Disclose my Disability on the Application Form? Looking for Employment – Part 2

Before reading, be sure to catch Part 1 of this story!man in a suit extending hand for a shake

A question on the application made me wonder whether I should mention my blindness or not. I can’t remember the exact wording of the question, but I know it asked me to explain why I’d make a good ambassador. The only way to answer that was to tell them about my blindness.

In my answer, I mentioned how I use a lot of our campus’ resources as a blind student. And for the first time, mentioning my blindness in a job application didn’t scare me. At all. I answered the other questions, checked my work, hit the “send” button and waited to hear back.

The wait was agonizing. Every few days, I’d mention to one of my friends that I hadn’t heard anything yet. They’d politely remind me that these things take time. “Relax!” they’d say. “It’ll all be okay.”

And they were right.

During breaks from class I usually read my texts or check twitter, but for some reason one day I happened to check my email instead. And there it was. An email inviting me to the Northern Ambassadors workshop. There would be activities and…an interview.

I couldn’t help it. the A ridiculous smile leapt onto my face! My parents spent the next few days talking me through the interview process, giving me advice, and practicing interview questions on me.

I woke up on the first Saturday in March — the day of the workshop — with so much excitement. You know, the kind of excitement where I probably didn’t need that morning coffee as an extra boost to keep me awake. I was awake enough!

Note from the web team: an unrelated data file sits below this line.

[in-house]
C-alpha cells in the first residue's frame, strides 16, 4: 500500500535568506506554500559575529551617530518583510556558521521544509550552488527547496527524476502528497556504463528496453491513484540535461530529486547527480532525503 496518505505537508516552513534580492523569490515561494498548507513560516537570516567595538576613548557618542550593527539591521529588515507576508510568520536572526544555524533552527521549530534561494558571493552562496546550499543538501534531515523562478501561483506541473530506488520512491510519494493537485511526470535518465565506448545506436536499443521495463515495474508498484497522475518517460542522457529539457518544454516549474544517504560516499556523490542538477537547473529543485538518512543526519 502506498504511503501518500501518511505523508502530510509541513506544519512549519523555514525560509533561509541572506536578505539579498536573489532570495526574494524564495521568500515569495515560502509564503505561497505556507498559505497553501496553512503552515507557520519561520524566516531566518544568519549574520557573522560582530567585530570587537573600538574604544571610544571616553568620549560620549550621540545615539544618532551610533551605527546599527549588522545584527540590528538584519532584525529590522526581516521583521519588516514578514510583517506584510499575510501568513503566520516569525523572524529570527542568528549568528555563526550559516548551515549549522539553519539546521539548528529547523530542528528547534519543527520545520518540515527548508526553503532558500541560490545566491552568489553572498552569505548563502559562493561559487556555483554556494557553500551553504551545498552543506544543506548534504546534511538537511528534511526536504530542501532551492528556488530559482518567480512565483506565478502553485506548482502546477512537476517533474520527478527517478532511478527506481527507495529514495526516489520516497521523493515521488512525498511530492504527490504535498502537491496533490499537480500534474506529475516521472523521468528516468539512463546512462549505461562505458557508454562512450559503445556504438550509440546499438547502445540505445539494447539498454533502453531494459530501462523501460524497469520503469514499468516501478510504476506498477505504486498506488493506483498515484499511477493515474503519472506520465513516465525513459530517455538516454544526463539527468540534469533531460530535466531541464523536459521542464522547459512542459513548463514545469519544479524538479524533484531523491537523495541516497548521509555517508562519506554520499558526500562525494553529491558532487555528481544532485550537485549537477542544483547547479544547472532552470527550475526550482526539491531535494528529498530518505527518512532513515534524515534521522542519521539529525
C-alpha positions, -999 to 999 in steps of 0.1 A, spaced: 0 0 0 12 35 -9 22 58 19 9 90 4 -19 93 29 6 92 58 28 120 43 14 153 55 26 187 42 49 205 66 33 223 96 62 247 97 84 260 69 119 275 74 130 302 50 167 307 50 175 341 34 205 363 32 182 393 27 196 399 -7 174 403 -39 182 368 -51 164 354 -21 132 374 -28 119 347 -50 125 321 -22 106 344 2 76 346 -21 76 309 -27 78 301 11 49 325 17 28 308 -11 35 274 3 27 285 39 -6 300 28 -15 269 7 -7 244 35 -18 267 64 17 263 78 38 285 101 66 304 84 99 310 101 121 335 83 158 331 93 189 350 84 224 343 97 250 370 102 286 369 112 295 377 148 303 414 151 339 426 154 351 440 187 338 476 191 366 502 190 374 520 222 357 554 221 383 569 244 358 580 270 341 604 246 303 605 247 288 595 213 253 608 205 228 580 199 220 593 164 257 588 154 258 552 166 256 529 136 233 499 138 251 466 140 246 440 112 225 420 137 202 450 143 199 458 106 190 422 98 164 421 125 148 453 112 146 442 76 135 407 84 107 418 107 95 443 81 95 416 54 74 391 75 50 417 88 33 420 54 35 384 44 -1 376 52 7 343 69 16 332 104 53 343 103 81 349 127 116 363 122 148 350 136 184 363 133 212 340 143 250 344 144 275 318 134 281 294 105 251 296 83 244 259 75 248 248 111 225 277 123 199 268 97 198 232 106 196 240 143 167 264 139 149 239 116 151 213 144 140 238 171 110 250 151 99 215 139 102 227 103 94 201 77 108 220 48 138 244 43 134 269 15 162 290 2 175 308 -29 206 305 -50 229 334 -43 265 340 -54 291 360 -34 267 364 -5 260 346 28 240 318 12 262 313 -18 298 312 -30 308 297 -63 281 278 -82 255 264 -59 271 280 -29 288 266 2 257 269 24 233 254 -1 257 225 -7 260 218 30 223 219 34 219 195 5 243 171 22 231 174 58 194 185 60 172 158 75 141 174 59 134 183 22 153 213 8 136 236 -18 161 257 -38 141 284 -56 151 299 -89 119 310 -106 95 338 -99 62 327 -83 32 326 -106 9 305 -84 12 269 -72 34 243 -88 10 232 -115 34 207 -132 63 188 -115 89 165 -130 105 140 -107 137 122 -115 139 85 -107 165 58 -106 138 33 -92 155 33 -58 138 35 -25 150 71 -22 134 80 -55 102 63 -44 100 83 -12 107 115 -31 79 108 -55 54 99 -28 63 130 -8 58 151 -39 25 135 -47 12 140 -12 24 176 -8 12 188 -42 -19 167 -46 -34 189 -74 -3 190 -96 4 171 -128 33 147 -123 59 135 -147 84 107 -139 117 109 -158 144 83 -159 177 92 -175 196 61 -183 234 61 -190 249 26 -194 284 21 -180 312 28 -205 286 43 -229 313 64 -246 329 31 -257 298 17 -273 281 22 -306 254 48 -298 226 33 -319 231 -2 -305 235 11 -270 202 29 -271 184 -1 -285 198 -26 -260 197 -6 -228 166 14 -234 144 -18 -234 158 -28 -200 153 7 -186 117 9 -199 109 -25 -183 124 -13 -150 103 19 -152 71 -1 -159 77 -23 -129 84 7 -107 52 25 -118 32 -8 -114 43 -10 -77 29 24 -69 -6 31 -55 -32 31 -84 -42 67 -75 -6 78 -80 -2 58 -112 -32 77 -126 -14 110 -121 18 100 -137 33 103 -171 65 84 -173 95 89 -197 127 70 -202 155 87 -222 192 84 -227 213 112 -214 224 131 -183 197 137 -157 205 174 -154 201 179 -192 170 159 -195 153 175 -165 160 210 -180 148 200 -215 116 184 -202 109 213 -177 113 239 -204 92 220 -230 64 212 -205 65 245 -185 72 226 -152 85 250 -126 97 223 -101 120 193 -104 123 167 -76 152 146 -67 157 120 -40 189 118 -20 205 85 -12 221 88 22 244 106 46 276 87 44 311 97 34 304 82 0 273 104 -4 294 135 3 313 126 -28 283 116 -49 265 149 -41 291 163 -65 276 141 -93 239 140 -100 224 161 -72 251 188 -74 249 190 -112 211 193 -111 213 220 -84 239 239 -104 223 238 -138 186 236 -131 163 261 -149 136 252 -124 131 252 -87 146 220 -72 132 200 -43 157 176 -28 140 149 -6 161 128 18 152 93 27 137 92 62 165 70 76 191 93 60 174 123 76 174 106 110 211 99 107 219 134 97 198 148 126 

I had a friend drive me to the workshop, not trusting the bus to get me there on time. I didn’t have to worry — I was the first to arrive. Check-in was at 12:30, and it was only 12:15.

A friendly voice greeted me as I entered. “Hi! You’re Alicia, right?” There wasn’t one hint of awkwardness in her voice. I was just another person walking around campus, just another person coming to the workshop. Maybe she knew it was me because of my white cane, but my blindness didn’t seem to rattle her.

”That’s me” I said, adding that I prefer going by Ali. “And yes, I’m here for the workshop.”

She led me to a chair, and I sat and listened as more people filed in. Some came up to me and asked how I was doing or how my day was. I felt….normal. I hate that word – because what’s normal, anyway? But the workshop hadn’t even started yet, and already there was a sense of belonging.

The workshop lasted four hours, and most of it was team building activities. The interview came at the end, and I was the first person they called. I felt this added pressure to make a good impression. I figured the first and last students would be the ones they’d remember most.

Did Ali’s interview go well? Did the interviewers remember her afterwards? Read part 3!


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  1. Marilee Says:

    Love your last line (and all of the rest too) “ the first and last students would be the ones they remember most” You would be a great guest speaker for high school college prep classes!!

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